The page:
In early April 2017, the Department of Labor (DOL) extended the applicability date of their final rule defining who serves as a fiduciary under the Employee Retirement Income Security Act of 1974 (ERISA) (known as the “Fiduciary Rule”) to June 9, 2017. See our earlier discussion of that action here.
In an opinion piece in the Wall Street Journal published yesterday, Secretary of Labor Alexander Acosta announced that the DOL Fiduciary Rule will not be further delayed past June 9th, noting there is “no principled legal basis to change the June 9 date while we seek public input.”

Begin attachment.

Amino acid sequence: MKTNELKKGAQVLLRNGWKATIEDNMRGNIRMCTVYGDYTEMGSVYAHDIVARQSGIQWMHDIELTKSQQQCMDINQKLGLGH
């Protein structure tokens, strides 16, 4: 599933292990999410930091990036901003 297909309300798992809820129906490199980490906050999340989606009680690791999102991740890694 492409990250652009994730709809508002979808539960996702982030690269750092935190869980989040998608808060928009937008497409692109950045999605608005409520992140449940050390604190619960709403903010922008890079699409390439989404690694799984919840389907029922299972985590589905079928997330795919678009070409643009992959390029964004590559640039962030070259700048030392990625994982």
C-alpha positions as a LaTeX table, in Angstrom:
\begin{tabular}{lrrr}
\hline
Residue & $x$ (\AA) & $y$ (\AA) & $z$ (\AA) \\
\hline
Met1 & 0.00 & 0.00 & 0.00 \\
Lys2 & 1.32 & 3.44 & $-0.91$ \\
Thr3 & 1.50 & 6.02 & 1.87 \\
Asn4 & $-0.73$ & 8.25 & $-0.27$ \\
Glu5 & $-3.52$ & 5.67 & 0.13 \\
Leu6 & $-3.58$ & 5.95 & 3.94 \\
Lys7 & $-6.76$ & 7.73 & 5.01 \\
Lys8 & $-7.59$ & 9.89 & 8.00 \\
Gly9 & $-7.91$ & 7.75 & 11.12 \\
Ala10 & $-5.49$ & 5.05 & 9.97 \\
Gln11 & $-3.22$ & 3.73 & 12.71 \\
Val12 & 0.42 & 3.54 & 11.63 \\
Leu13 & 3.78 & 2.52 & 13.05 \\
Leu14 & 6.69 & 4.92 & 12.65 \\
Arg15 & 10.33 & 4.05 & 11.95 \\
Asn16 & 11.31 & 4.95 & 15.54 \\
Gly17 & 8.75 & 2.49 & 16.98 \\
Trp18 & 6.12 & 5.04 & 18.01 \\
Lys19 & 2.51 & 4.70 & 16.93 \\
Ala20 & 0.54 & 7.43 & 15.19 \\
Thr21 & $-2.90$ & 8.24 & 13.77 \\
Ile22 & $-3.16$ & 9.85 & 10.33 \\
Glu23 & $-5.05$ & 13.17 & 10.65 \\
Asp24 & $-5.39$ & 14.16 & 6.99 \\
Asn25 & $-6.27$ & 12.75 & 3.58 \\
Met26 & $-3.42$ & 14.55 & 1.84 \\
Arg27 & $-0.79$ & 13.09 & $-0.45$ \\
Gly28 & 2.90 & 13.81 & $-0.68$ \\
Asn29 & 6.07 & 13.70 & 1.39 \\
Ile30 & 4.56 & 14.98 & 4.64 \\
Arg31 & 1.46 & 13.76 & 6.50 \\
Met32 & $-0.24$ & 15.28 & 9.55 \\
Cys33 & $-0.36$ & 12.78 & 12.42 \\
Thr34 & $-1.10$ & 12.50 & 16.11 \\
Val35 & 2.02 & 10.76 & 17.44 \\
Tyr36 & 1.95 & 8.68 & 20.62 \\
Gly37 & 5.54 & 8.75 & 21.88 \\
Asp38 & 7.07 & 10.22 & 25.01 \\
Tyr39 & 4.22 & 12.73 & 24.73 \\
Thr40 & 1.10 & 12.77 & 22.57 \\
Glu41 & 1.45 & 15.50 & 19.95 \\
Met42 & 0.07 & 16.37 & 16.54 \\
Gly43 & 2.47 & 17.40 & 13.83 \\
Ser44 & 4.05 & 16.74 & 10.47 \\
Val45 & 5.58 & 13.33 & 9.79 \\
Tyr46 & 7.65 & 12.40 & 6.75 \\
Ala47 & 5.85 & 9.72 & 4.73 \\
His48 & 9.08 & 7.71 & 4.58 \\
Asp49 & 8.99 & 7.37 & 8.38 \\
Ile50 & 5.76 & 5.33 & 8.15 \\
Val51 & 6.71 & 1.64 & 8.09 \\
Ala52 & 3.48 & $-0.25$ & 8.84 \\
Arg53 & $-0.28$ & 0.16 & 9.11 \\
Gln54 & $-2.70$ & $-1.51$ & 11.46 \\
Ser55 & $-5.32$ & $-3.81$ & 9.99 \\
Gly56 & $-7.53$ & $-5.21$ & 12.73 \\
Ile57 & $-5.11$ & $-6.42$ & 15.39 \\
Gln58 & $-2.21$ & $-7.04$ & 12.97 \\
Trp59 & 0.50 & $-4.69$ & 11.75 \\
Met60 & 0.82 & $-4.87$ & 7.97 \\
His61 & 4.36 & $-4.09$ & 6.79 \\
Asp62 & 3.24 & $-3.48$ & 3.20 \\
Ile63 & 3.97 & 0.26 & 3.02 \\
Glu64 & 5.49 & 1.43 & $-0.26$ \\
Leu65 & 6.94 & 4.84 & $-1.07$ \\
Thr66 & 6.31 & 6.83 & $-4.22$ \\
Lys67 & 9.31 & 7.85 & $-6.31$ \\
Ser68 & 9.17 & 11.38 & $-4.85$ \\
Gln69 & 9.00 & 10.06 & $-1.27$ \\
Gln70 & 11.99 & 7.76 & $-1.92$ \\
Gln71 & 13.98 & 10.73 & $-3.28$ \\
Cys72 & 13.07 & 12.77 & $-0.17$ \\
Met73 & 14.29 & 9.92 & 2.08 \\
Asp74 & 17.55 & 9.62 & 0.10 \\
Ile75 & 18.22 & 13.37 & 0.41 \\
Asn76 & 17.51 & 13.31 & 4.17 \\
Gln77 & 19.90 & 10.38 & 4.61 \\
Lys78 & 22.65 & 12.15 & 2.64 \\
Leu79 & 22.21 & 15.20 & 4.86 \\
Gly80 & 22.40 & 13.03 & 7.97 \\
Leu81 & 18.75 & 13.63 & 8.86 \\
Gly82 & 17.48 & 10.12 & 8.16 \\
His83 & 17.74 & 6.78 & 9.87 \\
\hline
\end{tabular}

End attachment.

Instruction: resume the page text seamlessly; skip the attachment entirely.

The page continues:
The delay to June 9th included certain companion pieces to the Fiduciary Rule which provide exemptions to the prohibited transaction restrictions under ERISA—the Best Interest Contract Exemption and the Principal Contract Exemption. The April extension made it clear that fiduciaries relying on those exemption only had to comply with the impartial conduct standards through the end of the 2017 year. The remaining conditions would become effective January 1, 2018. However, Secretary Acosta observed that those pieces might be changed after the public notice and comment period, which has been the subject of speculation.